The Redlining Heritage Trail showcases existing cultural assets that were established and continue to flourish in the enclaves in four Seattle neighborhoods – Pioneer Square, Chinatown-International District, First Hill and Central District – that developed in the context of real estate and banking policies as well as restrictive housing covenants meant to segregate and discriminate against communities of color in Seattle. The Trail includes over 14 miles of total walking trail, mostly on streets, and connects over 80 sites.
Through a community-driven process, participants of the project’s advisory committee identified sites that exposed Seattle’s history of housing discrimination – and more importantly, told stories of resilience. Despite the challenges of living within the red lines, there was strength in community and these incredible neighborhoods became home to many generations of families that still remain fiercely committed to protecting the neighborhoods from further gentrification and displacement.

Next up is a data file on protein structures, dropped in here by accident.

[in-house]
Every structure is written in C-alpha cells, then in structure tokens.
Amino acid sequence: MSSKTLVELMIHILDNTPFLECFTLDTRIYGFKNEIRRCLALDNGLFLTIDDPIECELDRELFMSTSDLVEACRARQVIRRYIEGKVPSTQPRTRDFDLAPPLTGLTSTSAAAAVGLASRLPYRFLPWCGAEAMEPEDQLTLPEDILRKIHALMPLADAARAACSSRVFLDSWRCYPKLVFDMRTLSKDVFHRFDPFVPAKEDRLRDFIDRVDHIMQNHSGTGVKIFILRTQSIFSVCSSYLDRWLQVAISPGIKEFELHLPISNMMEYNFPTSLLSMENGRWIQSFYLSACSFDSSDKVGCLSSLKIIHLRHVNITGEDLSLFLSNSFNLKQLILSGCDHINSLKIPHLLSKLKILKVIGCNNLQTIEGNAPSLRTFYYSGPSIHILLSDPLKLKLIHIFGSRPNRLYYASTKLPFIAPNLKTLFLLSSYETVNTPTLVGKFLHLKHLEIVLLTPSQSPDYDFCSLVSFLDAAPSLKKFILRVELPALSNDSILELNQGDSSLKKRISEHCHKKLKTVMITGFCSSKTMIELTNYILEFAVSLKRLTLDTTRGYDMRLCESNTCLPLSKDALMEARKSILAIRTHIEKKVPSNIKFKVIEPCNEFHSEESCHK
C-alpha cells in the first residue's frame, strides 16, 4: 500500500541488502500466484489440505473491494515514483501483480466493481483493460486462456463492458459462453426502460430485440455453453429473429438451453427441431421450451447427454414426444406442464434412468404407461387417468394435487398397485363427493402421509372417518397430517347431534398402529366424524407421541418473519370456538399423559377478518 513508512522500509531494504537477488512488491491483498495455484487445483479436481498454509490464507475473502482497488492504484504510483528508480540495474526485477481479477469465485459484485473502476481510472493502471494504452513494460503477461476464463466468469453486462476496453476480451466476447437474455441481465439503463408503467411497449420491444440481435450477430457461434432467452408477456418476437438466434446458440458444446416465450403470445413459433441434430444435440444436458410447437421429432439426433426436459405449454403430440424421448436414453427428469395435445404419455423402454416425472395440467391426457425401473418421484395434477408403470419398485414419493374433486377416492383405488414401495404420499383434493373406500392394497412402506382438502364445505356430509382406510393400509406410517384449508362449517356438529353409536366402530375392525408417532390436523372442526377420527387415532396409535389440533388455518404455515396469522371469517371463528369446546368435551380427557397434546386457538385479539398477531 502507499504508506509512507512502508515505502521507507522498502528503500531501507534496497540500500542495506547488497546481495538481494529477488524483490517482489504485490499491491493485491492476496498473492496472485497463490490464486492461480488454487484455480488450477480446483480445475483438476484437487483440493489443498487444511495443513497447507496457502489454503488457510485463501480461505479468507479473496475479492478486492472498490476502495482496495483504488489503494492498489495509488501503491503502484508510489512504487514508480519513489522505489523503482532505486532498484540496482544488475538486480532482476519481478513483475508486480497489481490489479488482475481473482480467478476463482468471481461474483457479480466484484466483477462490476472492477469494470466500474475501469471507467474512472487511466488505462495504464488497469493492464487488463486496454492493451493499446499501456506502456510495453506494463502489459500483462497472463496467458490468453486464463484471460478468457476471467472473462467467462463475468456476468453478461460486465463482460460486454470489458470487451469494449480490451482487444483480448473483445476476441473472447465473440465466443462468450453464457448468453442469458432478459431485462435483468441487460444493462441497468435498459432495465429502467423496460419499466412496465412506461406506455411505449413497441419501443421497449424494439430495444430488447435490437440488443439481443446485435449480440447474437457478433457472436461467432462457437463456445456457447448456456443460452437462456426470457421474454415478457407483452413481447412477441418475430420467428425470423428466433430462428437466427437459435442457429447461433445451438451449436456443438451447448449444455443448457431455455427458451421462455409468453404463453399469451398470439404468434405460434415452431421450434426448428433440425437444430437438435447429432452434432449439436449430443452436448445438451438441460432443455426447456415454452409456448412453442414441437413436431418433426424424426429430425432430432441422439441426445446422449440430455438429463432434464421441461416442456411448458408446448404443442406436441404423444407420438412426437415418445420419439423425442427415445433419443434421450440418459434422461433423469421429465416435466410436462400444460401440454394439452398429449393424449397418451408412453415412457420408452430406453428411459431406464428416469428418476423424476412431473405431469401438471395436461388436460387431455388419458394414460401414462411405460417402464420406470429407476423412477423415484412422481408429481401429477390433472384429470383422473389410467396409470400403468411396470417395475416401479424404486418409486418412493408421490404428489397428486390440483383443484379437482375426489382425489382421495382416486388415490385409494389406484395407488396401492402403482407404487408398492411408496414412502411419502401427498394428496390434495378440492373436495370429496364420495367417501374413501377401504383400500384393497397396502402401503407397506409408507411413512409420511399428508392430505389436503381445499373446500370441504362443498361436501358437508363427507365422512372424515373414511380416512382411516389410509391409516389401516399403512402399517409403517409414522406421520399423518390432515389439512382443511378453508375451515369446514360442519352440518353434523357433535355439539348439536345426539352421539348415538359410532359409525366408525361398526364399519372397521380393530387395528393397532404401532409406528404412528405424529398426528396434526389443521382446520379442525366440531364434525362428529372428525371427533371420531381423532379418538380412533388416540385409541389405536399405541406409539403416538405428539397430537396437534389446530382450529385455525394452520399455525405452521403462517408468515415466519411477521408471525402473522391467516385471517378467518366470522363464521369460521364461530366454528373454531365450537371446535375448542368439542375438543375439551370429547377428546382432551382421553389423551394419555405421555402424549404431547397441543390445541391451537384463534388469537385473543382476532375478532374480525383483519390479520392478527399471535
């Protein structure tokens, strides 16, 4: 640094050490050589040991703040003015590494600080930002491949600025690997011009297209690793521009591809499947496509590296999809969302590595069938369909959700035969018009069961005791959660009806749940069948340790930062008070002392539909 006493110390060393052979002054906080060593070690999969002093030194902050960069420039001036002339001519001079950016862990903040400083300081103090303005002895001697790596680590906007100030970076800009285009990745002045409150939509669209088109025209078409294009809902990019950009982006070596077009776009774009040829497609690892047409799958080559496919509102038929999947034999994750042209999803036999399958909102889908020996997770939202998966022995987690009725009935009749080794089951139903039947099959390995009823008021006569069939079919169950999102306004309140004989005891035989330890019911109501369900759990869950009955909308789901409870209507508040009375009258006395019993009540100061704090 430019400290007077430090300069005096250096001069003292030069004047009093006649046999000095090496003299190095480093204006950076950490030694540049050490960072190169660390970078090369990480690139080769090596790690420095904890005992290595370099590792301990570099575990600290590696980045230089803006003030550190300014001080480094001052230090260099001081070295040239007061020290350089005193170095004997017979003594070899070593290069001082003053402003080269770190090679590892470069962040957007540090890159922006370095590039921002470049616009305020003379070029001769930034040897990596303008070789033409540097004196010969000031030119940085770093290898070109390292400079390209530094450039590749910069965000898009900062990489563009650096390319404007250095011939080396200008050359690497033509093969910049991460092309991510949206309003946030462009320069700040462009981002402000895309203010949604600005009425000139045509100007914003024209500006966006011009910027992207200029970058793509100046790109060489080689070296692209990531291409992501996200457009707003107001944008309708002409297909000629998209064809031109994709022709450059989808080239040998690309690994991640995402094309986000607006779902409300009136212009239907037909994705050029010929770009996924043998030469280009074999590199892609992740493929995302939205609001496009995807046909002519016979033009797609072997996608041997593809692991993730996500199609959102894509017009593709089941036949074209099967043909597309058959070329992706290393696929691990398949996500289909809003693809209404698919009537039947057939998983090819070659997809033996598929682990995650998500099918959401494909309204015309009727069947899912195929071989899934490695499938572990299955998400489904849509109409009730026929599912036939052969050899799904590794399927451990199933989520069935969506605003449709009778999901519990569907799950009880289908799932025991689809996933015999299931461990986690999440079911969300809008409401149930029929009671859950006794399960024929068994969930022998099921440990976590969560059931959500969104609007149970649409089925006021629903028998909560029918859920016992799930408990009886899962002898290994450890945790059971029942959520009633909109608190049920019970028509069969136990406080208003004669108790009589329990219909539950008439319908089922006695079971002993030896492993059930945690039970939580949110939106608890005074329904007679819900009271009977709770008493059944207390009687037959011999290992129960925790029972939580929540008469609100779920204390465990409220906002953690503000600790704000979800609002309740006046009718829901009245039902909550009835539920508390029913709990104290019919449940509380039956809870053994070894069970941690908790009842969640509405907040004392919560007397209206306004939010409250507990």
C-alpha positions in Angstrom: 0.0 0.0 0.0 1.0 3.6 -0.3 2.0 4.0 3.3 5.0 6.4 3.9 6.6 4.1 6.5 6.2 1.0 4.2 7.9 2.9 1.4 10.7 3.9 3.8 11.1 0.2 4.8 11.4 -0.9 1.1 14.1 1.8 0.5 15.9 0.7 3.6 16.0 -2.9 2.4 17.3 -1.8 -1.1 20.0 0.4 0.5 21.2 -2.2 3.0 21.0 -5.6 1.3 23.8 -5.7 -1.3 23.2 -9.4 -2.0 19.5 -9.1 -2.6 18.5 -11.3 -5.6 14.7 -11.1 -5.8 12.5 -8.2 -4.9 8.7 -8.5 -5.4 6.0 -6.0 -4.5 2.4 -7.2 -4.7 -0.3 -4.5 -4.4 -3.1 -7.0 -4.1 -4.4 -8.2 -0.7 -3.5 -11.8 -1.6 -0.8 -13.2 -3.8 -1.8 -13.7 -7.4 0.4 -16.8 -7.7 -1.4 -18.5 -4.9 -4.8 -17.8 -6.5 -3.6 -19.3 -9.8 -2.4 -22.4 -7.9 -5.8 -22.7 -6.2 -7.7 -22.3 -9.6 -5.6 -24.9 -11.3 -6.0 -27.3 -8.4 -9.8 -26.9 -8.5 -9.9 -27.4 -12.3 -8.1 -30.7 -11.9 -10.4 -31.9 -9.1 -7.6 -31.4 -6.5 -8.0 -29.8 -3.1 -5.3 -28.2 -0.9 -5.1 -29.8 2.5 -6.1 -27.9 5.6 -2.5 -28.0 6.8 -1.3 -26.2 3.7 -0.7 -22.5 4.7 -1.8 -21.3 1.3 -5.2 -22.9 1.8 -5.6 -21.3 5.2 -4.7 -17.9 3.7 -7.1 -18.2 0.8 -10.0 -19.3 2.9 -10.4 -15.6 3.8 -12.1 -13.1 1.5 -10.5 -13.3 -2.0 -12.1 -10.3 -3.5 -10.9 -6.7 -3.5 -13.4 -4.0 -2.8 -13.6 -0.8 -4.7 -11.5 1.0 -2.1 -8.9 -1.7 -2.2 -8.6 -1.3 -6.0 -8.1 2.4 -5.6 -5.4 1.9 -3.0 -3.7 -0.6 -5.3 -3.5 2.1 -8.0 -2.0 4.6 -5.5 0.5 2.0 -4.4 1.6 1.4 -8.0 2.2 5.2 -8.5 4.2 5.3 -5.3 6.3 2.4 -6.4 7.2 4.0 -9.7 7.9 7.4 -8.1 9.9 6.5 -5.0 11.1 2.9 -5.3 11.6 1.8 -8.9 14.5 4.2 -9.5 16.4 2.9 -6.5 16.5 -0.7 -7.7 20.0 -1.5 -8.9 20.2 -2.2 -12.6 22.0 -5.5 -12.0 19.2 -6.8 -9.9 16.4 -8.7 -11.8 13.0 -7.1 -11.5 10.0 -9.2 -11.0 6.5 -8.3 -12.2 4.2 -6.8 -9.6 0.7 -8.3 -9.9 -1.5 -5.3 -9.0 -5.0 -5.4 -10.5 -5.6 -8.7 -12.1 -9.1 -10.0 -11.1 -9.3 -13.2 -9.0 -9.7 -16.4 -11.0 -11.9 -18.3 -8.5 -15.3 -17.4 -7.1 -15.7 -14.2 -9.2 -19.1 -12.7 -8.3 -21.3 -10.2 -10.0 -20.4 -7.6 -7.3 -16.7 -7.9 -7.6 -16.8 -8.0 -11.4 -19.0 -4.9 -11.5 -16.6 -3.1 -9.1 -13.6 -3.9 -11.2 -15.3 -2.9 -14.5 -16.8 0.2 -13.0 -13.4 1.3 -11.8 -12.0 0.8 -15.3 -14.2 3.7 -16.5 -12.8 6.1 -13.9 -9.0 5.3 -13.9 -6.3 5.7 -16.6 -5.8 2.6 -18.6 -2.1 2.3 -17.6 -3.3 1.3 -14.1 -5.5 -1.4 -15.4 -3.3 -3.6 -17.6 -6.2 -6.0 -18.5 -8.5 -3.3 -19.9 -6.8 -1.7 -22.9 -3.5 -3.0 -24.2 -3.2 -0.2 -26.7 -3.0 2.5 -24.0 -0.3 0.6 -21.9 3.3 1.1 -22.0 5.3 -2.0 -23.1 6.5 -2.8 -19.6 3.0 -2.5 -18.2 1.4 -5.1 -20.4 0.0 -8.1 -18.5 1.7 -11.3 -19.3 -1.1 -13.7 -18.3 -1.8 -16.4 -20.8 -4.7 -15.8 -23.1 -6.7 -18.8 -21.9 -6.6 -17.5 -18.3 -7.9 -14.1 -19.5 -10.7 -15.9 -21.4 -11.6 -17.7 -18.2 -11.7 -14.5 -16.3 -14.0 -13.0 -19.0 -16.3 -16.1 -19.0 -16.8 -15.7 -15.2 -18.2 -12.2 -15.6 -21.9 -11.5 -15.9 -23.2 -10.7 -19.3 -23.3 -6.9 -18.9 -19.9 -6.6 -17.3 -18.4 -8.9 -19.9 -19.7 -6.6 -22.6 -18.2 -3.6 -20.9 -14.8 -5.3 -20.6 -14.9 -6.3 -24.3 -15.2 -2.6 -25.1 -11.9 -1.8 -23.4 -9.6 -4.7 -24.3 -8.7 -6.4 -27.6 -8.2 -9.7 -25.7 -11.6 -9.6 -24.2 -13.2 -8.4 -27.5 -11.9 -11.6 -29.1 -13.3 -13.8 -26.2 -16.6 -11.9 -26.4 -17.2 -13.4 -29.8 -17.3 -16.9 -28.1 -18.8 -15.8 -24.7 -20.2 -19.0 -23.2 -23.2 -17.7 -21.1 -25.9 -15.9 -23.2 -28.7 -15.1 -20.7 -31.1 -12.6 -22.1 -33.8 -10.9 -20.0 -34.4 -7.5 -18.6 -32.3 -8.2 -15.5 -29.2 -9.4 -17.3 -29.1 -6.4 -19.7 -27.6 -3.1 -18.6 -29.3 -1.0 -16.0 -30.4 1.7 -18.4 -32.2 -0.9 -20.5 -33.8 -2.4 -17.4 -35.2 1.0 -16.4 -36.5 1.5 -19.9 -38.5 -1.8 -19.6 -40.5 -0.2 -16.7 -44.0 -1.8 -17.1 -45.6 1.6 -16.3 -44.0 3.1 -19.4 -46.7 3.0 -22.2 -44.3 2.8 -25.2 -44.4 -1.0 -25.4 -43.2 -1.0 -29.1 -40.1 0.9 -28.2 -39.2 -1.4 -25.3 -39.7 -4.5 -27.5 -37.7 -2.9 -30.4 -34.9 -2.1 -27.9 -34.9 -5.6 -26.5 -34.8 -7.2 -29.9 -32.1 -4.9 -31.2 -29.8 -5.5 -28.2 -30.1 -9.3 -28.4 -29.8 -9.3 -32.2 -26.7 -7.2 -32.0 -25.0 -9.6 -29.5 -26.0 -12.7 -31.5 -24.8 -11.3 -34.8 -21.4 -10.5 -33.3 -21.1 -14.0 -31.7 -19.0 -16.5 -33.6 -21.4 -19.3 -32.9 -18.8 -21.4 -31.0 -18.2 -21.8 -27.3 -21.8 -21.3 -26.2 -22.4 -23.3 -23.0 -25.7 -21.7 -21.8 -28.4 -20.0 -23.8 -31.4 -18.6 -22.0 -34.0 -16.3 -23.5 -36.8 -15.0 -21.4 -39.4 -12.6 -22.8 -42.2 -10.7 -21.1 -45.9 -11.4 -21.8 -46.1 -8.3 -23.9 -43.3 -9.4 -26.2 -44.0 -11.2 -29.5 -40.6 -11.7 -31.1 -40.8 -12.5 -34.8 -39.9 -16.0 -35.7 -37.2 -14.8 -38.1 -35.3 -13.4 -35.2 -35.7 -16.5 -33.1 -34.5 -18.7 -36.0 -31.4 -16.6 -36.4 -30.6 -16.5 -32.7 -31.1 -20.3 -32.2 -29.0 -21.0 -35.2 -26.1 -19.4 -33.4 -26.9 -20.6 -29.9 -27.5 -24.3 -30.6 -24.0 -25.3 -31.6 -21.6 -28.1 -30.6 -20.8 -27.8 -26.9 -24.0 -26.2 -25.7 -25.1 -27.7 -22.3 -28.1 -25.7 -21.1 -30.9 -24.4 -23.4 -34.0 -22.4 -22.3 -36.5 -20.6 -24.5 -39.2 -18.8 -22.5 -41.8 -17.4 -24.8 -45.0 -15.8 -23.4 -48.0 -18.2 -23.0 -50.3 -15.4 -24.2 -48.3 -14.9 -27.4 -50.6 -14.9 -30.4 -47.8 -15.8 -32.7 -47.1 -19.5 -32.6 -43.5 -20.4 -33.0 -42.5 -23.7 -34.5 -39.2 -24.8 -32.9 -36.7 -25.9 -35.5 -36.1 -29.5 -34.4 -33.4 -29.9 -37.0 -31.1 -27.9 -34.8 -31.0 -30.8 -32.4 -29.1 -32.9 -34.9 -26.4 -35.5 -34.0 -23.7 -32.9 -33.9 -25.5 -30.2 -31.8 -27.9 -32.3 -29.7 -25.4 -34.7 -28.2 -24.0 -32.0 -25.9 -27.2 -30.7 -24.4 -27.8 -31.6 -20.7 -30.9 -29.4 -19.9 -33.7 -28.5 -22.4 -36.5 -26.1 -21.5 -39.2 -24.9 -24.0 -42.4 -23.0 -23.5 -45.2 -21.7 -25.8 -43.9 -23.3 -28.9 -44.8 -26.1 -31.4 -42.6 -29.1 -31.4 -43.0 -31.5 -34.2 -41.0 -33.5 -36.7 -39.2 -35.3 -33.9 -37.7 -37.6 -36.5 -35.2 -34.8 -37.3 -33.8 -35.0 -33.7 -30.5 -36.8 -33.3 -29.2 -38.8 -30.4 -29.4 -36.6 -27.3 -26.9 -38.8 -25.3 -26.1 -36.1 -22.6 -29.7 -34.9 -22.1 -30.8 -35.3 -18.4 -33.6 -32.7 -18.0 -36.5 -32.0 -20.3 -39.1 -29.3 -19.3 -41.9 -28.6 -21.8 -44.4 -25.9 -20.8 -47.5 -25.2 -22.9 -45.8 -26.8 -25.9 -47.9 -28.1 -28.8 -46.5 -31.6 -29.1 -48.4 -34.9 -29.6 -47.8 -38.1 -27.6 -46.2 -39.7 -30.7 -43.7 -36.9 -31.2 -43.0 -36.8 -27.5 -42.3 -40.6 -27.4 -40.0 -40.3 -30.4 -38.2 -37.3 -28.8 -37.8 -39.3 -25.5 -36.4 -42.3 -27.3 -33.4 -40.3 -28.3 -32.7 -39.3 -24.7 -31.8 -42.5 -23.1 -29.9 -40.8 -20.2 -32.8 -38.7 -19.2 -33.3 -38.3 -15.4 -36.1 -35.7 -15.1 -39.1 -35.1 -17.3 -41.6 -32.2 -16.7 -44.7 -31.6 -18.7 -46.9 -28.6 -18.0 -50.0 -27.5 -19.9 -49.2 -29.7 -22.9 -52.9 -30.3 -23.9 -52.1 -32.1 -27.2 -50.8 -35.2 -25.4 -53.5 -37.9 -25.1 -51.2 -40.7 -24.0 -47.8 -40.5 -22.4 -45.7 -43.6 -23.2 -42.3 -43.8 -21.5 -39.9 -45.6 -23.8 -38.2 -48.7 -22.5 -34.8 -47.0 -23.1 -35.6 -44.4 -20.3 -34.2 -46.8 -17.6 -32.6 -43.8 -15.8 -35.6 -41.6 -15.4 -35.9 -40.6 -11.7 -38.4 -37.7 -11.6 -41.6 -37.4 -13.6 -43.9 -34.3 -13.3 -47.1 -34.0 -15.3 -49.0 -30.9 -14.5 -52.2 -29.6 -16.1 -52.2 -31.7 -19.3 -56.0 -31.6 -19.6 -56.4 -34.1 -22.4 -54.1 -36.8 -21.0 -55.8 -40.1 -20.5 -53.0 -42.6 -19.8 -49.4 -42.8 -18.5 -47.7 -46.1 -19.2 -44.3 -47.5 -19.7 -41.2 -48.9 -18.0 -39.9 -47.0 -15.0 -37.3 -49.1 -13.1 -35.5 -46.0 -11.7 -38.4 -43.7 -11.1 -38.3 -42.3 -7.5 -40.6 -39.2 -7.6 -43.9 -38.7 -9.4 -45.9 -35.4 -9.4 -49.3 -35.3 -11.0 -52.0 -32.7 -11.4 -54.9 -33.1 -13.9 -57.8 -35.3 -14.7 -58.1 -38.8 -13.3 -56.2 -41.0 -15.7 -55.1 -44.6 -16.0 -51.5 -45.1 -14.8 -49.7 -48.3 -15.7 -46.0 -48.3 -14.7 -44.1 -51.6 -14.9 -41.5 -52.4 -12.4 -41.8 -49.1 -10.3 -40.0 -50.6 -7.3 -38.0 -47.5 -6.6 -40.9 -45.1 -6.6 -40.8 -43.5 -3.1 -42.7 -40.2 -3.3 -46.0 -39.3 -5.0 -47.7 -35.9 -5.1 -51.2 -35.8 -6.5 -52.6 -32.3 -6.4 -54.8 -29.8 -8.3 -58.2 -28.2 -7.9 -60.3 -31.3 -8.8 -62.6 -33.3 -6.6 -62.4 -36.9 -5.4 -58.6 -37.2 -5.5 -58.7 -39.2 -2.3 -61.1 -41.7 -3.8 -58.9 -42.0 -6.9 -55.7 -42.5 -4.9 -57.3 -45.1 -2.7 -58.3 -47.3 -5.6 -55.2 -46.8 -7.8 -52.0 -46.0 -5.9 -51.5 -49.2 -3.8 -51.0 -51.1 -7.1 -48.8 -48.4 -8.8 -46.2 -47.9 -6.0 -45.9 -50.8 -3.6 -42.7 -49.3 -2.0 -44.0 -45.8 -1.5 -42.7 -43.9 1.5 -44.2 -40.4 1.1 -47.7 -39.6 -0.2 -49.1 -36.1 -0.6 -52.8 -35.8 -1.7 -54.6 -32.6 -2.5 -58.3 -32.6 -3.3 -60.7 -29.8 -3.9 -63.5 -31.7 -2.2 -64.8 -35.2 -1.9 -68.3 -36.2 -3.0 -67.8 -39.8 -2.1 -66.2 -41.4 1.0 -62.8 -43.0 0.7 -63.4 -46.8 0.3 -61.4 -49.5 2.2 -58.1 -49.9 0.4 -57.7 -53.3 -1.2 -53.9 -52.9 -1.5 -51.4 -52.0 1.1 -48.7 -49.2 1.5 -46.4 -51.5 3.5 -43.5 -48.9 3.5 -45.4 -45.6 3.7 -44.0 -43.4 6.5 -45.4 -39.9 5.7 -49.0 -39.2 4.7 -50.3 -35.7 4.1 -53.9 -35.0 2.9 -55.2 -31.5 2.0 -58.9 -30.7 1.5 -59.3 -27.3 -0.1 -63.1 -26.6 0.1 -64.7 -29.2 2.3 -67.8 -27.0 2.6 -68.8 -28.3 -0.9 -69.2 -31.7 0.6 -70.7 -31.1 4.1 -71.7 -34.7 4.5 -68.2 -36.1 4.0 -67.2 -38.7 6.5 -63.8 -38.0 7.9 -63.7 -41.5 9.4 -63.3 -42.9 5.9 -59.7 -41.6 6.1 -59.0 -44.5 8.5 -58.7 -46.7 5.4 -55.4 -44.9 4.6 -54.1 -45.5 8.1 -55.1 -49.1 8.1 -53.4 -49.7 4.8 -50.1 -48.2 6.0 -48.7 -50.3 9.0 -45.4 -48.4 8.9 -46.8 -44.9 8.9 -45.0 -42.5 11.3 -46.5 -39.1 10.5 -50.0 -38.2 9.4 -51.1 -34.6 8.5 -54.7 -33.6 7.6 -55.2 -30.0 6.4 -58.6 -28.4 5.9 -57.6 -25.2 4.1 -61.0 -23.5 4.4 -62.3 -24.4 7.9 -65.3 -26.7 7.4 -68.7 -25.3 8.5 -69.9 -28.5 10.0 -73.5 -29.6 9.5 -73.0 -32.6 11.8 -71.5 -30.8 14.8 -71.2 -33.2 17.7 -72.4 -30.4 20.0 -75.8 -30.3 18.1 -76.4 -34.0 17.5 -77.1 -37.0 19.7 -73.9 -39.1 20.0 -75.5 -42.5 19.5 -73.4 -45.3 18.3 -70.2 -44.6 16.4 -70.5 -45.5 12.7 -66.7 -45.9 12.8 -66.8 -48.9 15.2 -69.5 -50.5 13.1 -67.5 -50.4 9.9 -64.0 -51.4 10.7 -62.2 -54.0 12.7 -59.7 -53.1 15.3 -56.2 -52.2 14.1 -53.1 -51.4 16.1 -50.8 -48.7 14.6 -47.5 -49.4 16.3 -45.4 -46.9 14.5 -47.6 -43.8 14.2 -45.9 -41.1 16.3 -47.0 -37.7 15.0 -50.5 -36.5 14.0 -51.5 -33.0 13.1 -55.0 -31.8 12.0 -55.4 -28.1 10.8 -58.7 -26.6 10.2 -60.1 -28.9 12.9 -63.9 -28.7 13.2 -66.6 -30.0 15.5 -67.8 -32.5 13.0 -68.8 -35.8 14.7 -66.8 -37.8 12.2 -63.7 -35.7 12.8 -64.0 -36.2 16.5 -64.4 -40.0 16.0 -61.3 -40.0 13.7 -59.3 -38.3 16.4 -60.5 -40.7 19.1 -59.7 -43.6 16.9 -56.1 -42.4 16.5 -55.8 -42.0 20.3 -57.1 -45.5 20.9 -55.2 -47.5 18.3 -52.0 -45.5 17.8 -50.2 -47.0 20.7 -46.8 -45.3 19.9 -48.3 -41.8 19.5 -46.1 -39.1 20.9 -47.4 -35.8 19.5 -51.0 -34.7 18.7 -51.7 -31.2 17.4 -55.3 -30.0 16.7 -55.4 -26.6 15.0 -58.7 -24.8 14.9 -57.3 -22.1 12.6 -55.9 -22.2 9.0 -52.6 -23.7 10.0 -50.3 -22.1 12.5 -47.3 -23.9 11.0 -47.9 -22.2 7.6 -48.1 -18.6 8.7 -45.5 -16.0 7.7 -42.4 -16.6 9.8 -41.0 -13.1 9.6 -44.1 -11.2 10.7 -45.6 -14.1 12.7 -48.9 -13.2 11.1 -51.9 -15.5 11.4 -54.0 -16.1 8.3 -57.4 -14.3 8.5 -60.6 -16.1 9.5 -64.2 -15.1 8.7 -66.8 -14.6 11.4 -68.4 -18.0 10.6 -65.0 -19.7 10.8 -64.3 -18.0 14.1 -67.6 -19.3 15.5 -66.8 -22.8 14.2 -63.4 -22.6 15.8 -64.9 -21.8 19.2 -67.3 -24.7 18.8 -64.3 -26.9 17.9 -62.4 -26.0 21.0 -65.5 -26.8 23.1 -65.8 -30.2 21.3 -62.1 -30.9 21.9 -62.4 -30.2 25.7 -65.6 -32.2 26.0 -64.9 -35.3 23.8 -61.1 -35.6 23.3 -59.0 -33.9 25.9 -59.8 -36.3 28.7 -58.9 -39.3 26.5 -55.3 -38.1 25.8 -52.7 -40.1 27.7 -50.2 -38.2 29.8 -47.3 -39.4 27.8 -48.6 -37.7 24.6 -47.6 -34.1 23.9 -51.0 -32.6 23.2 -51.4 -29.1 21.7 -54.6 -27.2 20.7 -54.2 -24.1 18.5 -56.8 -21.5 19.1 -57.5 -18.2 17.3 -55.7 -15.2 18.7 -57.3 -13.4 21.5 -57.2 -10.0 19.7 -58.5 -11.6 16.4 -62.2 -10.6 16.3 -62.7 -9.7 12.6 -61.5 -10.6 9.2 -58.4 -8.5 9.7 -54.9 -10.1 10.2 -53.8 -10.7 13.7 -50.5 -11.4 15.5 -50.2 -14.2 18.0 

This project highlights the collaborations among communities of color in Seattle who still work together, forging community, cultural vitality and political strength. It marks a partnership with the Northwest African American Museum, Wing Luke Museum of the Asian Pacific American Experience and the National Park Service along with a Community Advisory Committee, composed of 17 volunteers, with 80 additional Advisors and contributors to the project.